Monday, January 16, 2012

Turtle Embryos Can Communicate Across Eggs

River Murray Turtle embryos from South Australia,  can adjust their developmental rate so that all the eggs in a clutch can hatch around the same time, a new study has found. Young turtles face many challenges when they hatch and venture into the world.

Please see Ridley Kemp sea turtles hatching and making way for the sea in video below.)

Hatchlings, as a large group, work together to dig their way out of the nest more easily. And their arrival all at the same time increases their survival chances, as predators are swamped by high numbers of prey. 

Scientists investigated incubation and group hatching in the River Murray Turtle. Although the temperature of the nest affects the developmental rate of eggs, researchers discovered another factor that influences their growth rate ― embryo to embryo communication.

"Turtle embryos are somehow communicating their developmental rates to each other so that they can emerge as a group," said Ricky-John Spencer, zoologist from the University of Western Sydney, and co-author of the study published in Proceedings of the Royal Society today.
Importance of temperature for the embryo.

River Murray Turtles lay large numbers of eggs (up to 30 in one clutch). Eggs near the top of the nest are exposed to warmer temperatures and develop faster than those in the bottom layers. Surprisingly though, all the eggs still hatch at a similar time.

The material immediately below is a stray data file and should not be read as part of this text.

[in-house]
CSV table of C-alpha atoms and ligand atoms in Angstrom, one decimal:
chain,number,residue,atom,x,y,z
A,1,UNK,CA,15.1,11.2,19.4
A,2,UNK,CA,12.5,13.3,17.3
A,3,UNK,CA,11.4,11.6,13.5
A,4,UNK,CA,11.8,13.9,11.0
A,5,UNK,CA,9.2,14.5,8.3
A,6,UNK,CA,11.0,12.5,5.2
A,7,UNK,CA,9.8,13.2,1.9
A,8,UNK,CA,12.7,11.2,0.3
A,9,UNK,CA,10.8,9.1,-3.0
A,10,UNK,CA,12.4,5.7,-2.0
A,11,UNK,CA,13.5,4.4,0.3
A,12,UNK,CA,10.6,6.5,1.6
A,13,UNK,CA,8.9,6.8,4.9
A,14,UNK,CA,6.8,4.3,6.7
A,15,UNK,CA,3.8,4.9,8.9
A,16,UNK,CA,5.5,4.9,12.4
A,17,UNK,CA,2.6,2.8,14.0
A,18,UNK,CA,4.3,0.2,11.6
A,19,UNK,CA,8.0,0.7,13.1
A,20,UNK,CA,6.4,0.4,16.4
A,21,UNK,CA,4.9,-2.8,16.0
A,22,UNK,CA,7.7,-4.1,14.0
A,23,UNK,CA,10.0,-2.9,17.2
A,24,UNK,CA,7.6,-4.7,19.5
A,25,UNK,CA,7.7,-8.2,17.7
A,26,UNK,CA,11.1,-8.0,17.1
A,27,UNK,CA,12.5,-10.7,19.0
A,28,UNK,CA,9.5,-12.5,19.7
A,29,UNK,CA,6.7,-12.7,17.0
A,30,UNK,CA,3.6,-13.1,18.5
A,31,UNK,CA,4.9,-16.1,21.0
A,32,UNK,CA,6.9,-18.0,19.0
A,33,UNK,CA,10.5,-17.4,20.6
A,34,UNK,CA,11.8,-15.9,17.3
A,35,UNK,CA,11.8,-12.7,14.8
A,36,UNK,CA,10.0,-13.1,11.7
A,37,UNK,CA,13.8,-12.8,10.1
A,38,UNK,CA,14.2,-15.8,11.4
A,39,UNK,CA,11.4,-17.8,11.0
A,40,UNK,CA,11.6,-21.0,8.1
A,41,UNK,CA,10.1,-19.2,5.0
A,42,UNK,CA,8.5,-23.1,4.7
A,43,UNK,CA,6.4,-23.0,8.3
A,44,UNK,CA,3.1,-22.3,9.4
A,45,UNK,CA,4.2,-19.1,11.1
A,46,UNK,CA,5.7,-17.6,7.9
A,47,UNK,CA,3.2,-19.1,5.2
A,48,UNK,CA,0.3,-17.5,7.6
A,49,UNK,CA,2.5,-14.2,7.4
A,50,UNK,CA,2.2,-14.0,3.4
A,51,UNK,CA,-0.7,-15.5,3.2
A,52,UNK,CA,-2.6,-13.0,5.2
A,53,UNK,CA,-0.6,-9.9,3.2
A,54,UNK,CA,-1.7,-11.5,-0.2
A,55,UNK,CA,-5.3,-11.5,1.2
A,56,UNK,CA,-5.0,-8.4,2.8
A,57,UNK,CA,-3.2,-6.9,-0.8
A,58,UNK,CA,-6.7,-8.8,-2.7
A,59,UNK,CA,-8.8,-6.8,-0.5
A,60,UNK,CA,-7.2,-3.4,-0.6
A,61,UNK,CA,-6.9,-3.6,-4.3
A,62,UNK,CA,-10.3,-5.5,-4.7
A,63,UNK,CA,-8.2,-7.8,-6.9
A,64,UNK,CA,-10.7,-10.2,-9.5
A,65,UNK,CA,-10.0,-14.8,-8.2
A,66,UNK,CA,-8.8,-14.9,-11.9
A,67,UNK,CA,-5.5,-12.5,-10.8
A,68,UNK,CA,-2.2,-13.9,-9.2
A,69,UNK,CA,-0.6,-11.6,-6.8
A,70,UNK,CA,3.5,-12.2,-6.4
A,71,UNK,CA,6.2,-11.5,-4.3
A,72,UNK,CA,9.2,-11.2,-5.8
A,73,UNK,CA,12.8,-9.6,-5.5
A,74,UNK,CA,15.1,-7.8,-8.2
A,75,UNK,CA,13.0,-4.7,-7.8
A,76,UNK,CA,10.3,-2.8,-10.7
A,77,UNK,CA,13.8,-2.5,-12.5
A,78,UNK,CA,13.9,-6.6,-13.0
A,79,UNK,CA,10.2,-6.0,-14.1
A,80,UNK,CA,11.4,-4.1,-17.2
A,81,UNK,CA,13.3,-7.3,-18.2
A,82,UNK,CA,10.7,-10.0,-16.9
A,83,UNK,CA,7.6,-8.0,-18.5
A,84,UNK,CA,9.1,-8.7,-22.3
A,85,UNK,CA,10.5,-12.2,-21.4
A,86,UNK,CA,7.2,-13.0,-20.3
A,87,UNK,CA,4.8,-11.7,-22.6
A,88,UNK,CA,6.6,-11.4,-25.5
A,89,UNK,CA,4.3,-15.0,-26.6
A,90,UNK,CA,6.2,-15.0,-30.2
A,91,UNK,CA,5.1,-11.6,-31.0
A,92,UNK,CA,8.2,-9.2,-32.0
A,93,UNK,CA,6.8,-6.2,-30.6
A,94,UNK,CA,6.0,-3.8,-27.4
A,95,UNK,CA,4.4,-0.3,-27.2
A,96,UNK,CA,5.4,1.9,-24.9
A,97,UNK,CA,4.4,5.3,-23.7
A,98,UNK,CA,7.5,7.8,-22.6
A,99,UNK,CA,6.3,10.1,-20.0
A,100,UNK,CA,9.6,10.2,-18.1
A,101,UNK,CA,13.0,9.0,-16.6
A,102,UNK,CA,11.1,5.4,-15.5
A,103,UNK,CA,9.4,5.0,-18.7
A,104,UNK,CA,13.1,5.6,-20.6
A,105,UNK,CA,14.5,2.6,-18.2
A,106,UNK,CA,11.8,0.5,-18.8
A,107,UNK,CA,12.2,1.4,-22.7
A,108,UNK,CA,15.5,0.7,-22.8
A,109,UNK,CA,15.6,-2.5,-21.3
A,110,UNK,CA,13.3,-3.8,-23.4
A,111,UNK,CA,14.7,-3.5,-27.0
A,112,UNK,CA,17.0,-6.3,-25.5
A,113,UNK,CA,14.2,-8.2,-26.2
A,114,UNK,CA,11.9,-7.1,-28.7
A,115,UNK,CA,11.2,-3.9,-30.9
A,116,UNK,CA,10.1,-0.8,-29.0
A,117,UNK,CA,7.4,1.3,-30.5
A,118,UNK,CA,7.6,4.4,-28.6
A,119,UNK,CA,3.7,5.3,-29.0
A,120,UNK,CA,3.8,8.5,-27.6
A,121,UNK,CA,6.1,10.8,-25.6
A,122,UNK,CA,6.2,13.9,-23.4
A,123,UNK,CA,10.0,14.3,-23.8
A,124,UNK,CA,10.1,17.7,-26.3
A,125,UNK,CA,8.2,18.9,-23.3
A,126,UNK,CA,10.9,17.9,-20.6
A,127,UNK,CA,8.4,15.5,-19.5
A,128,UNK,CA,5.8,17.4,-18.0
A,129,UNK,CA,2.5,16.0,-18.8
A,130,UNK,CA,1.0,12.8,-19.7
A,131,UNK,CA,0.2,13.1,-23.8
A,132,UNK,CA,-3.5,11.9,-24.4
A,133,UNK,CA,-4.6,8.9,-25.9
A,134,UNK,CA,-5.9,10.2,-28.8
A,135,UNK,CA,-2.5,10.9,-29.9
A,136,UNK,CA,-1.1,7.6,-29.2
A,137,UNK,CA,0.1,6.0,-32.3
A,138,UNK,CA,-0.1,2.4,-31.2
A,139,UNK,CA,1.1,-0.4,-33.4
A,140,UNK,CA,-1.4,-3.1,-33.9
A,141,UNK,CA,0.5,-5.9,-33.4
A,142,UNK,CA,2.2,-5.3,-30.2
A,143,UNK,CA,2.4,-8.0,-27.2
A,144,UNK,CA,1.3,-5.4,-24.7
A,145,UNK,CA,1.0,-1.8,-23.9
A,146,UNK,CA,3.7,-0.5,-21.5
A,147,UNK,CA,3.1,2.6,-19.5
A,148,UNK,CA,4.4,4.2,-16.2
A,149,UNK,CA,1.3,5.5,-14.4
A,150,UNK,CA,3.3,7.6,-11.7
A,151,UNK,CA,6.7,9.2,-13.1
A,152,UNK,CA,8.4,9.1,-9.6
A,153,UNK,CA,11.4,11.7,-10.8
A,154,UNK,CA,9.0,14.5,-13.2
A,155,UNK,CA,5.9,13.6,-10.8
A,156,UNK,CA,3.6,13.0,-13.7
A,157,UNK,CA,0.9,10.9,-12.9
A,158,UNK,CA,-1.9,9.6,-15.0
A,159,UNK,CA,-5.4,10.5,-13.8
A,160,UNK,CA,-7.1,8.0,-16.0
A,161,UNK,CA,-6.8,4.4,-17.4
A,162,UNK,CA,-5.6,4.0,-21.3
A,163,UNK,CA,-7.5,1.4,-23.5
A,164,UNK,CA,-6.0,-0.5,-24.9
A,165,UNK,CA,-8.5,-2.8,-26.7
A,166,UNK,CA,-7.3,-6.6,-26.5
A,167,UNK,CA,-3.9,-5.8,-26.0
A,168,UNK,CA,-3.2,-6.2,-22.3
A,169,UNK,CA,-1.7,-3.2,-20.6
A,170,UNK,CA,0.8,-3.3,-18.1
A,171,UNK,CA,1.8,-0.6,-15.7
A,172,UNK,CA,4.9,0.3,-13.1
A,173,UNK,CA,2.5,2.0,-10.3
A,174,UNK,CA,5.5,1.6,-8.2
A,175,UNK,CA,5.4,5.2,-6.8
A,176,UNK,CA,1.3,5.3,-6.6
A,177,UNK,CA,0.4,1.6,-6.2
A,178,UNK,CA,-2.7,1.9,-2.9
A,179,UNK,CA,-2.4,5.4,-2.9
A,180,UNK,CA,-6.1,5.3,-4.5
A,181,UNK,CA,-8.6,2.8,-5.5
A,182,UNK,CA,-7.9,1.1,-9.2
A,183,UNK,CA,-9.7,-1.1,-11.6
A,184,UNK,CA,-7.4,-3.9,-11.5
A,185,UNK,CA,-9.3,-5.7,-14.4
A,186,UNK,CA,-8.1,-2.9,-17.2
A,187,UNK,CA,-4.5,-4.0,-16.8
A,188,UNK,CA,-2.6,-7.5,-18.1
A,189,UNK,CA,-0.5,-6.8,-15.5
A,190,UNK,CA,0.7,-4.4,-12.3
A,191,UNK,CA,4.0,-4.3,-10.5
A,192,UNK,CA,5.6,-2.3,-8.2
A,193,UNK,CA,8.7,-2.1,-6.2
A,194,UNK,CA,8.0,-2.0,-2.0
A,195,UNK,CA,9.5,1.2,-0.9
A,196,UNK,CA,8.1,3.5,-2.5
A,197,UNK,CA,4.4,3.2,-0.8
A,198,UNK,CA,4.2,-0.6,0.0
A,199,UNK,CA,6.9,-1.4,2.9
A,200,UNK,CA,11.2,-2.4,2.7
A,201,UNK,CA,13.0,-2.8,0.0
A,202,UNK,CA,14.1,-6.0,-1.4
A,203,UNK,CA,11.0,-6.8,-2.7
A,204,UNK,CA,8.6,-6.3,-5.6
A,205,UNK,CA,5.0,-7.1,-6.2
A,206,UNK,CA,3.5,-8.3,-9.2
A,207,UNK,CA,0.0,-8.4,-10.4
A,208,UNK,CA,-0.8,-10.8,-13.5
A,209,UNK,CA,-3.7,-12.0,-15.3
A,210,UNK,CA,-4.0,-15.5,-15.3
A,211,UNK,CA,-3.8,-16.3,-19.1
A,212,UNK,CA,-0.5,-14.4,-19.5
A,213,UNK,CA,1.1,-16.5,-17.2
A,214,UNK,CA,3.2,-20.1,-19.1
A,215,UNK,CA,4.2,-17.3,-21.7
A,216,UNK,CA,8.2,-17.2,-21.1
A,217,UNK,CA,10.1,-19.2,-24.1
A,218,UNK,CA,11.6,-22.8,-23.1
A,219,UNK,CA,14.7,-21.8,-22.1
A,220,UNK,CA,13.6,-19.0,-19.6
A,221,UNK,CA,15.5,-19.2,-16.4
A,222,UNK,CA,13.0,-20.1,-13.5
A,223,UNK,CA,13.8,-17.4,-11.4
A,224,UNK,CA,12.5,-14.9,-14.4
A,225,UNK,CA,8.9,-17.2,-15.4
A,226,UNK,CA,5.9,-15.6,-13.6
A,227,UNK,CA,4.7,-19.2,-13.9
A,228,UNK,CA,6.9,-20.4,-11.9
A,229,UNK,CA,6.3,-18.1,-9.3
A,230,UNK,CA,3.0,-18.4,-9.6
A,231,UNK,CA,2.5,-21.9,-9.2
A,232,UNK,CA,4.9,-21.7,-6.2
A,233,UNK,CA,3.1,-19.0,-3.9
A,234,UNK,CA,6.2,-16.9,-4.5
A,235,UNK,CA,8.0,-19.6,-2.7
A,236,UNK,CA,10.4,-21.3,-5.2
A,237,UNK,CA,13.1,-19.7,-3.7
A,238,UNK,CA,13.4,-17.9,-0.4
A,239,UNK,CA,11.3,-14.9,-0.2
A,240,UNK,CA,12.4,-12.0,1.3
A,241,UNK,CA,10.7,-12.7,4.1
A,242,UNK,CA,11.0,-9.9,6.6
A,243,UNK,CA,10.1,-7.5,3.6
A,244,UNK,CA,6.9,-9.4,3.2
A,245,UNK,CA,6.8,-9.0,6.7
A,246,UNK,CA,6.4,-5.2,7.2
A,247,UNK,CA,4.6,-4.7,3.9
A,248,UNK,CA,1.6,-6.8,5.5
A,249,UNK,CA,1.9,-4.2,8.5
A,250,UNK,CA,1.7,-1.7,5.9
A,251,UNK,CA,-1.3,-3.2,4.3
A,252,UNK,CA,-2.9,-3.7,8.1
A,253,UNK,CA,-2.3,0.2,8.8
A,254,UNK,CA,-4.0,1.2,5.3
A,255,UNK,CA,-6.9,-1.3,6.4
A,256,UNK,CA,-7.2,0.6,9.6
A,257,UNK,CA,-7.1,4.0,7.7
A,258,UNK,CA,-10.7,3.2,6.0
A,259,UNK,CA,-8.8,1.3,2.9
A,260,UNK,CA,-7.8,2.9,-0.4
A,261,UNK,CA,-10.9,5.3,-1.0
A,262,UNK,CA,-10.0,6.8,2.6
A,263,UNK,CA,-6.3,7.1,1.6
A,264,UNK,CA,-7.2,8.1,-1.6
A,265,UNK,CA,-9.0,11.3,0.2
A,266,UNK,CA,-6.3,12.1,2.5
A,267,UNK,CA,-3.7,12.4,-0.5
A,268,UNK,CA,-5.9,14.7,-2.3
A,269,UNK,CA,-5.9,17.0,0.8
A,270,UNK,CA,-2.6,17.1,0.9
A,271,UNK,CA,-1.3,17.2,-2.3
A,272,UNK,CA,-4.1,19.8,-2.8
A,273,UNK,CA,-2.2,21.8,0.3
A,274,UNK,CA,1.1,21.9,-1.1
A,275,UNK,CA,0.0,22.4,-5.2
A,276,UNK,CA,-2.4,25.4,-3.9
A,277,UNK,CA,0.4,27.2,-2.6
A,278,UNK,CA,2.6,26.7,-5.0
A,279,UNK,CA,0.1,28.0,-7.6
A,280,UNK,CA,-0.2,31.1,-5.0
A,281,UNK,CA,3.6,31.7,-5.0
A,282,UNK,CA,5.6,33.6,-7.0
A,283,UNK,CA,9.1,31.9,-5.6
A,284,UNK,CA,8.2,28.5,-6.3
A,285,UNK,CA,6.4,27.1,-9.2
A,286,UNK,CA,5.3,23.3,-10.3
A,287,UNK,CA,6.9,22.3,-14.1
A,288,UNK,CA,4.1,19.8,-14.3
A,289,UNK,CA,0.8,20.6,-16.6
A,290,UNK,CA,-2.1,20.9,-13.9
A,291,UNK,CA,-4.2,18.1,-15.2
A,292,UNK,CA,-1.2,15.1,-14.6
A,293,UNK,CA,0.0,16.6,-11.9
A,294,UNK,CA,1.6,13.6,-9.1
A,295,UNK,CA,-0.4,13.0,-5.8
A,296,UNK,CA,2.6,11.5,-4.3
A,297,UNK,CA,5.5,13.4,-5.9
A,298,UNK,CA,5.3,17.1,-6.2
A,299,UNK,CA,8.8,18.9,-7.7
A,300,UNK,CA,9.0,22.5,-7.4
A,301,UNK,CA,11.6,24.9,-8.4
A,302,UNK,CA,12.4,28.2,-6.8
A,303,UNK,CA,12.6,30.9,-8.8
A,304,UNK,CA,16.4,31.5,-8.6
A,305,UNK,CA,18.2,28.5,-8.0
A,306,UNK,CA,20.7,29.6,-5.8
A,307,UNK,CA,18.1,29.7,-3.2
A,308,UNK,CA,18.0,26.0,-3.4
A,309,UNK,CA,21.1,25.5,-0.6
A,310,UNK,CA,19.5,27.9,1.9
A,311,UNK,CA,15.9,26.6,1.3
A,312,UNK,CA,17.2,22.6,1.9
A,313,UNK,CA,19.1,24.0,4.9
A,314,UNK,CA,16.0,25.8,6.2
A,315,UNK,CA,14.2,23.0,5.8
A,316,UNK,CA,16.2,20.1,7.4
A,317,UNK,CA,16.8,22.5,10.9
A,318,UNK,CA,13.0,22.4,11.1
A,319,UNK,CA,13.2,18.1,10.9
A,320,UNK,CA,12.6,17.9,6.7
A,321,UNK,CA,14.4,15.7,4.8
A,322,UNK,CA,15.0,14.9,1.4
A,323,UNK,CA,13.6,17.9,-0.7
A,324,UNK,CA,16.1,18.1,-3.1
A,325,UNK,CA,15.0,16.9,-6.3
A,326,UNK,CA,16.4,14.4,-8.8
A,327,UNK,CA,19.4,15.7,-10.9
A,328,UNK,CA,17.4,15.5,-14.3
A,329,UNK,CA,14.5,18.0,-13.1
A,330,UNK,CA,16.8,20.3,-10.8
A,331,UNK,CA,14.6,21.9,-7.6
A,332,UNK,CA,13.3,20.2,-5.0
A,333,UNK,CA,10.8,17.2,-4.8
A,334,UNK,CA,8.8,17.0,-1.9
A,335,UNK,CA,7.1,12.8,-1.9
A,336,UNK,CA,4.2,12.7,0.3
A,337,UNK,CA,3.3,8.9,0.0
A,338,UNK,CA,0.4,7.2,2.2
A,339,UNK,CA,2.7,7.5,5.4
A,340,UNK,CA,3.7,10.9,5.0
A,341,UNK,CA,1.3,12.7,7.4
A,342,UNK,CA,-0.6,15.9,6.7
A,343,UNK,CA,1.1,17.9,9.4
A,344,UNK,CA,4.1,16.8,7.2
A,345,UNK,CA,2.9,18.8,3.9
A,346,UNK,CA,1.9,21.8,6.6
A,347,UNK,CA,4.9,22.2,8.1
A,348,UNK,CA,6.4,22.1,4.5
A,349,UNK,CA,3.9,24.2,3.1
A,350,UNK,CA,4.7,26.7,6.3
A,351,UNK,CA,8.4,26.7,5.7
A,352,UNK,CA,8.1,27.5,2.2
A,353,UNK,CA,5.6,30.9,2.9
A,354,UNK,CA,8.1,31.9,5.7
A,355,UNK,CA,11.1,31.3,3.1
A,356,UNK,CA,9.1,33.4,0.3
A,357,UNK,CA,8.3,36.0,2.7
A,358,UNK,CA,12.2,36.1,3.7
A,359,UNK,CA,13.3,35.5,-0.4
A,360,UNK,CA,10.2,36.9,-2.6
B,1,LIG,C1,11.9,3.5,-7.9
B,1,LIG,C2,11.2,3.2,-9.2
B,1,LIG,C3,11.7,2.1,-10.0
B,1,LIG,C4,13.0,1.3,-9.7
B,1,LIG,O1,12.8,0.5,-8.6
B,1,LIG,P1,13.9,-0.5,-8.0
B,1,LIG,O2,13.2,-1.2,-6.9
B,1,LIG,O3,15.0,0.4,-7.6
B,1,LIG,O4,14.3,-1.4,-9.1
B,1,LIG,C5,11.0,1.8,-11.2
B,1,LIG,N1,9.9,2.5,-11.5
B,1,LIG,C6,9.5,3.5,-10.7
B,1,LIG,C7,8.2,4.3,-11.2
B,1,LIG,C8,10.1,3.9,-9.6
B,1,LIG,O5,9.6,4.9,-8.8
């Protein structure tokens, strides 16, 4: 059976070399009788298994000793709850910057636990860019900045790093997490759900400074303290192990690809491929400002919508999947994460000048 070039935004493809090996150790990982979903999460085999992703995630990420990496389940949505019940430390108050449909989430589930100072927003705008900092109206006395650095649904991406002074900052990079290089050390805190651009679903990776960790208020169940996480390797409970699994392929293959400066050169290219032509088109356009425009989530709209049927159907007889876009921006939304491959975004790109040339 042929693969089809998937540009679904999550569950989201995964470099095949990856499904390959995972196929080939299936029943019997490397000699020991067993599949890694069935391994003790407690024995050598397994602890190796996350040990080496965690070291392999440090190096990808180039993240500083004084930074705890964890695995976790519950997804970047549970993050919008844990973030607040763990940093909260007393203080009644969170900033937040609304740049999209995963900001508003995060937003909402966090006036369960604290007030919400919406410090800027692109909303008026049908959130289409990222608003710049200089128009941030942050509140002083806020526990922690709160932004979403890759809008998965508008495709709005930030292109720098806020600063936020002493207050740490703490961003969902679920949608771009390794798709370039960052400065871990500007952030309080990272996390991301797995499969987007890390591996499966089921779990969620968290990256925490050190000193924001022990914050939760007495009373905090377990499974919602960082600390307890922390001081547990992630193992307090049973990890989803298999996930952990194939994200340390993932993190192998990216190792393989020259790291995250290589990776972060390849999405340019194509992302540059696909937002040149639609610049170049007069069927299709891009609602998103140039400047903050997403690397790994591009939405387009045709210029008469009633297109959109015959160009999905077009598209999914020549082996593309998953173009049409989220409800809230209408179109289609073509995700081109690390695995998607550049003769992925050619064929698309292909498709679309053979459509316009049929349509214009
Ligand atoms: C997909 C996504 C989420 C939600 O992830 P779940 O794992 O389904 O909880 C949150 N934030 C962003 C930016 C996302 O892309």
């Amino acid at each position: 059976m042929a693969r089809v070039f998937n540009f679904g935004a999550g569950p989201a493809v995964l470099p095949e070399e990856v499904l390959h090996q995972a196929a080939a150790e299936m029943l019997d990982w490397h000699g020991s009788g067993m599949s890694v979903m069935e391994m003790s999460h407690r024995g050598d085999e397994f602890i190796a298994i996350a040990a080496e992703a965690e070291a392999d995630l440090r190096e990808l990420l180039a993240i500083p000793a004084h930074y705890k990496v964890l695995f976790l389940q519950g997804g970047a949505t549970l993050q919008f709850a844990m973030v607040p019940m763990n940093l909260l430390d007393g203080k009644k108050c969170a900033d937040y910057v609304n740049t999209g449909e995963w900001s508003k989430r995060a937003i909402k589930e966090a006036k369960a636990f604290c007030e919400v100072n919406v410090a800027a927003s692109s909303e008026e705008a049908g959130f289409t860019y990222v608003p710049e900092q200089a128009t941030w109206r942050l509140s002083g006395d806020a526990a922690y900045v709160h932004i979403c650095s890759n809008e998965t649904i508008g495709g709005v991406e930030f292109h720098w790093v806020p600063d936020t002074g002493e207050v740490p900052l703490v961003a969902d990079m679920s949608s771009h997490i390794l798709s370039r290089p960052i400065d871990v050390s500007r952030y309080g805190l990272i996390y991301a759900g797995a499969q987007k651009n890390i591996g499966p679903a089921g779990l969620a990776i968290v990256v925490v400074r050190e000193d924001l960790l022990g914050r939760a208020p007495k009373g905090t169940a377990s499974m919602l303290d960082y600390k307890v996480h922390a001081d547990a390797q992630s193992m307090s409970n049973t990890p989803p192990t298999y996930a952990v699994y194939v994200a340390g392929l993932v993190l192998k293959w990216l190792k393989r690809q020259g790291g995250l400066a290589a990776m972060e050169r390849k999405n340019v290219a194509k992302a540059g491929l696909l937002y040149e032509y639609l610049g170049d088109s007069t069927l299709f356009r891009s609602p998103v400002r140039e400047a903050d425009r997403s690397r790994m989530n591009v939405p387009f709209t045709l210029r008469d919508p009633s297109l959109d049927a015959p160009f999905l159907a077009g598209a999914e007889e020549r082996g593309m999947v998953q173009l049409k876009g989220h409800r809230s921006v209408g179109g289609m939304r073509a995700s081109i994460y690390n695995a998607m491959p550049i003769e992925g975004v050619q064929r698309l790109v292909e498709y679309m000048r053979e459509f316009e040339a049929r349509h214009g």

Researchers found that River Murray Turtle eggs in the cooler patches of the nest can adjust their metabolic rates and increase their development, allowing them to catch up to their more advanced siblings.

Baby loggerhead sea turtle photo
In the nest there is some type of signalling between the unborn siblings that enables all eggs to develop fully and hatch together, regardless of the temperature differences. Scientists suspect that carbon dioxide levels or heart rates may be cues for increased metabolism, but further studies are needed to investigate these factors.


  1. Very interesting but weird, in a "stranger than fiction" sort of way. I wonder if the development occurs at more or less the same rate within a temperature range---say five degrees of variation between the bottom and top of the nest. I can see this series of posts developing into a book on the whole life cycle. Well done, Nancy.

  2. Nancy,
    This video is so exciting and amazing. Witnessing a birth is always an awesome experience. I think more of these hatchling made it to the water because the people around scared off the birds.

  3. Thanks for your ever thoughtful comment, Bill. I agree, it is very strange but amazing at the same time...The other thing I know about this kind of occurrence is that the gender of the turtle is determined by placement in the nest, and again, that's due to the temperature fluxuation.

  4. wow that is great do they ever tag any of them for the purpose to follow the breeding season the are cute and hope they can do more to help them

  5. That is a great question! It may be that they're too tiny after just hatching to do the tagging. Also, even with human help in getting lots of them safely into the sea, many don't make it to adulthood. That may be another reason why they seem to only tag adults. Thanks for the comment!